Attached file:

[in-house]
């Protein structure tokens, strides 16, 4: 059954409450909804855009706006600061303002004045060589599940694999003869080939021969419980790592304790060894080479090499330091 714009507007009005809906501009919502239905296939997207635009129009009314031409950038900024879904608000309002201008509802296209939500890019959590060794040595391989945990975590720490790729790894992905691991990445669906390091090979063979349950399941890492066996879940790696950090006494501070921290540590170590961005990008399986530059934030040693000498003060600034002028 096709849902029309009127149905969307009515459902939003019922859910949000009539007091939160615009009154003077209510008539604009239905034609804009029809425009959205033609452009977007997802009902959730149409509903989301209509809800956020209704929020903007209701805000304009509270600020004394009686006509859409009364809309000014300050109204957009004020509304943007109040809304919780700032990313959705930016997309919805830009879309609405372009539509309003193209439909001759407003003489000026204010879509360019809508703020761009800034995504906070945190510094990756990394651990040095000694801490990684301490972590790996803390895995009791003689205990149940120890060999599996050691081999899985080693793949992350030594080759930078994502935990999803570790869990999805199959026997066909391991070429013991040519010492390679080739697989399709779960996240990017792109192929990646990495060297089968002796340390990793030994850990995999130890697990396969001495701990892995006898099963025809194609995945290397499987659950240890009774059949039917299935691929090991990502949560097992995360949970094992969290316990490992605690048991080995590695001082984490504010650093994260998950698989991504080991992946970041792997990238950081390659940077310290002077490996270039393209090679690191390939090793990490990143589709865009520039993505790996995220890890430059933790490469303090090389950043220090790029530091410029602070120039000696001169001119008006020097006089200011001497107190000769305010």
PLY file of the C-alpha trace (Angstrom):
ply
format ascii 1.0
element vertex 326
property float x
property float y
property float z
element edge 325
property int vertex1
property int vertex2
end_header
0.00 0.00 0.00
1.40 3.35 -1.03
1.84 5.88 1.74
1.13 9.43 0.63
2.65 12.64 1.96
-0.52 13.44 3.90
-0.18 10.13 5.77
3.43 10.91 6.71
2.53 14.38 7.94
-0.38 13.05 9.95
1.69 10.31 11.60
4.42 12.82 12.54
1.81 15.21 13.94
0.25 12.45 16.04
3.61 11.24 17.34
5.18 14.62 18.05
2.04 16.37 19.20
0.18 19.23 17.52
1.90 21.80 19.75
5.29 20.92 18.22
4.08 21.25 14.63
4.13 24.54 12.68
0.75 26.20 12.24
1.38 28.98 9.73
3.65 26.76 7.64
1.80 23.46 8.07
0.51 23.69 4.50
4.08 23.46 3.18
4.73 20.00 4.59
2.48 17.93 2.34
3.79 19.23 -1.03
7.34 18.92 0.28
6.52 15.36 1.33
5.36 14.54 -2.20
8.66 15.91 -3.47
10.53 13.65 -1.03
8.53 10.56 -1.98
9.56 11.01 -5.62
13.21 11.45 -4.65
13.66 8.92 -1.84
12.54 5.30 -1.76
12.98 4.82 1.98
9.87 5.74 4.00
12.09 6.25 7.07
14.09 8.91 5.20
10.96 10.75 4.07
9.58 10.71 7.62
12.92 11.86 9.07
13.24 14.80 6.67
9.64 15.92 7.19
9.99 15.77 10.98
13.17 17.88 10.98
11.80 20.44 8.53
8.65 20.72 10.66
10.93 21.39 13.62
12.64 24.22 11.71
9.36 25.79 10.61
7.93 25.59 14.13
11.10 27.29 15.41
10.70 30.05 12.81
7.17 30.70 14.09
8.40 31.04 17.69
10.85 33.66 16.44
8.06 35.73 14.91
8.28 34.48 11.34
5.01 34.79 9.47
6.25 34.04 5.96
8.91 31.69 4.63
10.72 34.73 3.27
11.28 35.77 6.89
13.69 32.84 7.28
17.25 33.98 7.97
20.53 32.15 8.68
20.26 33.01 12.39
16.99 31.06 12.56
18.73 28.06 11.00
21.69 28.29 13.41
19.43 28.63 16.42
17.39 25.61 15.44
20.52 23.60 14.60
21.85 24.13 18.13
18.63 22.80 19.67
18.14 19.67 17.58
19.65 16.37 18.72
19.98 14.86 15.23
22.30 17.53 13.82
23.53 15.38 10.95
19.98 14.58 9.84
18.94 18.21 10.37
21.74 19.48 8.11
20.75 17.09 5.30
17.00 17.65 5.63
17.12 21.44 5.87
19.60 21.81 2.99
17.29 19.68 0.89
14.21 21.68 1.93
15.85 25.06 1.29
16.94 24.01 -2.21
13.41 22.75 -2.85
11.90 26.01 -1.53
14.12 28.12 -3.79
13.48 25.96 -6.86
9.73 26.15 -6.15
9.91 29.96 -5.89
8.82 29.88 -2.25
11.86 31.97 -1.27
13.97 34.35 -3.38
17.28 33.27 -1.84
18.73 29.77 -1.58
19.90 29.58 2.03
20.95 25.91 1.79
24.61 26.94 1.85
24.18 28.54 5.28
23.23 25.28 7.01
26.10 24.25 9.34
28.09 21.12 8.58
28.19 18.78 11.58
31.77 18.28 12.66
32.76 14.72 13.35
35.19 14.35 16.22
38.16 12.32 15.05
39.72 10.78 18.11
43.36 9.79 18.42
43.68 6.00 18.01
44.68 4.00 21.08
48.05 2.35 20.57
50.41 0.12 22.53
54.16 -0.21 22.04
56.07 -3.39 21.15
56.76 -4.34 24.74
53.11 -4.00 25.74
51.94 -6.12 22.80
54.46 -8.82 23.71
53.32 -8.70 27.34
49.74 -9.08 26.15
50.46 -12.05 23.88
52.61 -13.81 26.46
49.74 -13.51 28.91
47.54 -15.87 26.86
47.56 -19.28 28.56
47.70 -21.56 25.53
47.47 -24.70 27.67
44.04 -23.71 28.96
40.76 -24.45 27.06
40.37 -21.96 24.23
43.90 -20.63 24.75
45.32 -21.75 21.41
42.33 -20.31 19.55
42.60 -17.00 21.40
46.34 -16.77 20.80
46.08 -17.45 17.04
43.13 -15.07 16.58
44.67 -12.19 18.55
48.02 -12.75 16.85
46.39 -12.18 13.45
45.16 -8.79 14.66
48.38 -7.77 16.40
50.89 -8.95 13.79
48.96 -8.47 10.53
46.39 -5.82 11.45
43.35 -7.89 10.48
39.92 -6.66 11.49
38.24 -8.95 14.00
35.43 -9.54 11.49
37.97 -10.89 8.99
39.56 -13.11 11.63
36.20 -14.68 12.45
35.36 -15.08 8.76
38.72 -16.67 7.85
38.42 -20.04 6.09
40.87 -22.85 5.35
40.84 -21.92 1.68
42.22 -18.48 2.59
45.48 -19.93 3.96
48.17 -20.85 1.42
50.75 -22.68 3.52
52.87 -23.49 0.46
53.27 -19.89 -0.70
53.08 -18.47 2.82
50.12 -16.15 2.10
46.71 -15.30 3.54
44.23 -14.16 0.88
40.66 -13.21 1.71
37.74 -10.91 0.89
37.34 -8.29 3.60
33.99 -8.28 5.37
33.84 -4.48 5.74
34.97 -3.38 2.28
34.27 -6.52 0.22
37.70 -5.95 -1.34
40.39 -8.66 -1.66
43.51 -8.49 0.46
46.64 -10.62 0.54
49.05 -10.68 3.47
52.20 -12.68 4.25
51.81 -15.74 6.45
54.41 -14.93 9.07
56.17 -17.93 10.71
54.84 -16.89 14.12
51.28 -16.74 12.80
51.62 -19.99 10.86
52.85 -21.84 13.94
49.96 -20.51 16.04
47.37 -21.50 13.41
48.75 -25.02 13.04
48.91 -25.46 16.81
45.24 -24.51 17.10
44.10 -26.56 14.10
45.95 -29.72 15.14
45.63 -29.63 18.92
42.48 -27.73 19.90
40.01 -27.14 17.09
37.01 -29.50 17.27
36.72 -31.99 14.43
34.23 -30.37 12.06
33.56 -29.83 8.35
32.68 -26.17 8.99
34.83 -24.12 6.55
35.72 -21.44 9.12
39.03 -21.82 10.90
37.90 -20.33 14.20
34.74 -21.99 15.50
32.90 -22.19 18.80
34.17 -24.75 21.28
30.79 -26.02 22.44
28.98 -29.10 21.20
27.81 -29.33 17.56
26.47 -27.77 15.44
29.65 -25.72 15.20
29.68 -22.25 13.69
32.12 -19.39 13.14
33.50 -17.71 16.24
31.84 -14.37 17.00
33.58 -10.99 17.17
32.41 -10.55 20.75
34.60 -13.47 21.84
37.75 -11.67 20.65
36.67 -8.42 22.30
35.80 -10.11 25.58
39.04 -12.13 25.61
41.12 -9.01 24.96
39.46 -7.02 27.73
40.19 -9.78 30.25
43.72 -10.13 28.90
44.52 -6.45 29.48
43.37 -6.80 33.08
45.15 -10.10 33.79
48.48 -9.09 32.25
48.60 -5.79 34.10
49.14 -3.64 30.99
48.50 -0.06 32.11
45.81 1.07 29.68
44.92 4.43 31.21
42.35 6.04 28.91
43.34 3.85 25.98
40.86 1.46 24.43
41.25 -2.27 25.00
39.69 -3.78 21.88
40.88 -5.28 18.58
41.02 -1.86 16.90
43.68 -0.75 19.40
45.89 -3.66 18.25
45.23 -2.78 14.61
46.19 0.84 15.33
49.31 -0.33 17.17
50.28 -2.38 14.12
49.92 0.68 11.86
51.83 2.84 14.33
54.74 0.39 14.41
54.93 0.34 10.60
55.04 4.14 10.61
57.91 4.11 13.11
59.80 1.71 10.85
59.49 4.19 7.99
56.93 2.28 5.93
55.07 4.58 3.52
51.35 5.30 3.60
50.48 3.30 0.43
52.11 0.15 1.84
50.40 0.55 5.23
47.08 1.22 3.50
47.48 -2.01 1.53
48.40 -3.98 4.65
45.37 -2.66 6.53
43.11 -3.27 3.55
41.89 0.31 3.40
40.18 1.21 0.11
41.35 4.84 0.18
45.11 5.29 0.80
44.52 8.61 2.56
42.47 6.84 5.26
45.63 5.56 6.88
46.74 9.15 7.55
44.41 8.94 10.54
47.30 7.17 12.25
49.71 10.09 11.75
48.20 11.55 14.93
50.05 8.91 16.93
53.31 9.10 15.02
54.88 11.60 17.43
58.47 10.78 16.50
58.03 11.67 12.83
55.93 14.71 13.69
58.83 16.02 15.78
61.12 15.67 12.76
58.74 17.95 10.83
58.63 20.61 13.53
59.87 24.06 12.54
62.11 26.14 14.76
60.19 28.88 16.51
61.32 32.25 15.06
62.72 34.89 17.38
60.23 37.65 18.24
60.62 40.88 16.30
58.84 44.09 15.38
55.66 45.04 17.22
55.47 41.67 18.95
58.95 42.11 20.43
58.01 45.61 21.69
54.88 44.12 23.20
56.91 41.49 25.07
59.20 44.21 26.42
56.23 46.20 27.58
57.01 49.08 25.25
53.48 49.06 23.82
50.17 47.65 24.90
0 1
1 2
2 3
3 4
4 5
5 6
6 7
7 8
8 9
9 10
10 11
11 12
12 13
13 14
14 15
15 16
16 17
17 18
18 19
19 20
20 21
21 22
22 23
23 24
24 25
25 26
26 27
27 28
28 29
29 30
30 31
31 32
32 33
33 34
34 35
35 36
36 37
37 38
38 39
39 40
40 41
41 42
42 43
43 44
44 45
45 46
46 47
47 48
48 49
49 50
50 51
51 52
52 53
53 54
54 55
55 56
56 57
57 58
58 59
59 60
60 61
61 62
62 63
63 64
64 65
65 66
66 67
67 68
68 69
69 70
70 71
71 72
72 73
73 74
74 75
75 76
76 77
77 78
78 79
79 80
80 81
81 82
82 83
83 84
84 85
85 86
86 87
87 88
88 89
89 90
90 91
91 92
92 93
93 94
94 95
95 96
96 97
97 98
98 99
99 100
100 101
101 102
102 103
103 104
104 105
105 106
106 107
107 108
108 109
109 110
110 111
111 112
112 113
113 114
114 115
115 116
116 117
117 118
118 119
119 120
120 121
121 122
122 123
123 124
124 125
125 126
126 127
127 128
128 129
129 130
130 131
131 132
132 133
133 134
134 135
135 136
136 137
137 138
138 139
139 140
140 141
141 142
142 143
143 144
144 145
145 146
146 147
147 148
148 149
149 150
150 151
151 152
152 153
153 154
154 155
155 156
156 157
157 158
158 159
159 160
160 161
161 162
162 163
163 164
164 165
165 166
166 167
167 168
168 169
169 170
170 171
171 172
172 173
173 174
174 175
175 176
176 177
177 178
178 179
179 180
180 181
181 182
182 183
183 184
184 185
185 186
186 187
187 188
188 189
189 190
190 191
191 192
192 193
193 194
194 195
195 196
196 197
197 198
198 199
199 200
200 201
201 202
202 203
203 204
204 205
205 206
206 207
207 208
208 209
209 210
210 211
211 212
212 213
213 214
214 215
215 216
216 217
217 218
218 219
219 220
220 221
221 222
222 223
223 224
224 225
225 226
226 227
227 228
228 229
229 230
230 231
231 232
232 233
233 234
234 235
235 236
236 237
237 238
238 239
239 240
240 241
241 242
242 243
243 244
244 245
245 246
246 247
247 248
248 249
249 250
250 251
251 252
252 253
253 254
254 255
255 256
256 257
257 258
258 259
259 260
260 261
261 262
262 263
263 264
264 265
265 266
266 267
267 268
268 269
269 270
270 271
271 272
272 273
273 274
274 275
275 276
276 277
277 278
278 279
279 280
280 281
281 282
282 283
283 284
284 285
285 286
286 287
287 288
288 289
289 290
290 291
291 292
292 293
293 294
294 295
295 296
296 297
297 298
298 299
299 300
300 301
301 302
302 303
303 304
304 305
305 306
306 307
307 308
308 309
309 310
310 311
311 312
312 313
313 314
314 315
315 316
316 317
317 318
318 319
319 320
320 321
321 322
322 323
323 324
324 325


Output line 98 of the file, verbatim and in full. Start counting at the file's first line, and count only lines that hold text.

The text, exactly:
19.98 14.86 15.23